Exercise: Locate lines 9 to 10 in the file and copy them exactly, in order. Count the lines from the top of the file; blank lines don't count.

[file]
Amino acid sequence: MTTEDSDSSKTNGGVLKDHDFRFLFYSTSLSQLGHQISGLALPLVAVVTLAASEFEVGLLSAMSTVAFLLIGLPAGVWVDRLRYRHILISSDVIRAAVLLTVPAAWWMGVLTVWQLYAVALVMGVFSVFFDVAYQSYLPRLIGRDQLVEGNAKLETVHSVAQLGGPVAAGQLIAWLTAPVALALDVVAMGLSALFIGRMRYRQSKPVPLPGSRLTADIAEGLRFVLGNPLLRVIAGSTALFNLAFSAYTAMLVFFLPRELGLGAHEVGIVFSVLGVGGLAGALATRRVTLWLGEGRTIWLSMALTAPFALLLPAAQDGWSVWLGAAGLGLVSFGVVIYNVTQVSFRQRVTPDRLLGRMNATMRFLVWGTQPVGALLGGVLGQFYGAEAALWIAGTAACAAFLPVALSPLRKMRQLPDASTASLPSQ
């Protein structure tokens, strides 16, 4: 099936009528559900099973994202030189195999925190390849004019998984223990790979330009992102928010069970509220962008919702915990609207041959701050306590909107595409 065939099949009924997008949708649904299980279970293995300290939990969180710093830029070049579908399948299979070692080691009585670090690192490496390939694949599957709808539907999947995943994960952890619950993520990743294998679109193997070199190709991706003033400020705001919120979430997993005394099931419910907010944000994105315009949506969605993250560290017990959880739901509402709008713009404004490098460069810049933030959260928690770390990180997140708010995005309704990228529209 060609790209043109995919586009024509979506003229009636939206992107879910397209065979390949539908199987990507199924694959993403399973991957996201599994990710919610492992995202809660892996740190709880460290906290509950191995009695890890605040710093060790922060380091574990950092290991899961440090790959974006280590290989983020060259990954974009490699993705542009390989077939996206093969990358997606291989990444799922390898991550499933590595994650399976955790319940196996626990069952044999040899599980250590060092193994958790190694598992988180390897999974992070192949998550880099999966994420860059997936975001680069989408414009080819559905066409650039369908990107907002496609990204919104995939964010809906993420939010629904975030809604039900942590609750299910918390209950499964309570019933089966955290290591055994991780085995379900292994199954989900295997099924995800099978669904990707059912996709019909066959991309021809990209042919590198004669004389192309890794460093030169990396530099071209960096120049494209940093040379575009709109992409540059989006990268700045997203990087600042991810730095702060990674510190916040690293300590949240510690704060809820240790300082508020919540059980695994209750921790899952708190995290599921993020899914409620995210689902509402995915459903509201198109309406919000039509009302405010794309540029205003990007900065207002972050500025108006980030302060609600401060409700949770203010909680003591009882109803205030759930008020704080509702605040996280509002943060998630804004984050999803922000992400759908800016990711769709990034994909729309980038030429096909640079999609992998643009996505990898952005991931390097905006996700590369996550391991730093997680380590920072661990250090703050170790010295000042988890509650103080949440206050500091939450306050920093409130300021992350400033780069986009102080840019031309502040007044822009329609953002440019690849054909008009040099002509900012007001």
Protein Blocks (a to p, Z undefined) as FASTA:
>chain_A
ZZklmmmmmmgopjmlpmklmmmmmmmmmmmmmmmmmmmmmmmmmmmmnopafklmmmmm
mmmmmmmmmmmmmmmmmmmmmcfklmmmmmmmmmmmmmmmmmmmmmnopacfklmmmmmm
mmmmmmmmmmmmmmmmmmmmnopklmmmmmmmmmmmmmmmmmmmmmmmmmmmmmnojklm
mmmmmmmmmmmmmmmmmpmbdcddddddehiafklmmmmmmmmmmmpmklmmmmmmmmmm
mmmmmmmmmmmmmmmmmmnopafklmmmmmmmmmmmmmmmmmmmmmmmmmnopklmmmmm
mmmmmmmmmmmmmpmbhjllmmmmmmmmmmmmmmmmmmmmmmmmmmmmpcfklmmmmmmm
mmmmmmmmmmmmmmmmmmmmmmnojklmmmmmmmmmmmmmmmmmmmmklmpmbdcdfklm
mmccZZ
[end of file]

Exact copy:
mmmmmmmmmmmmmmmmmmnopafklmmmmmmmmmmmmmmmmmmmmmmmmmnopklmmmmm
mmmmmmmmmmmmmpmbhjllmmmmmmmmmmmmmmmmmmmmmmmmmmmmpcfklmmmmmmm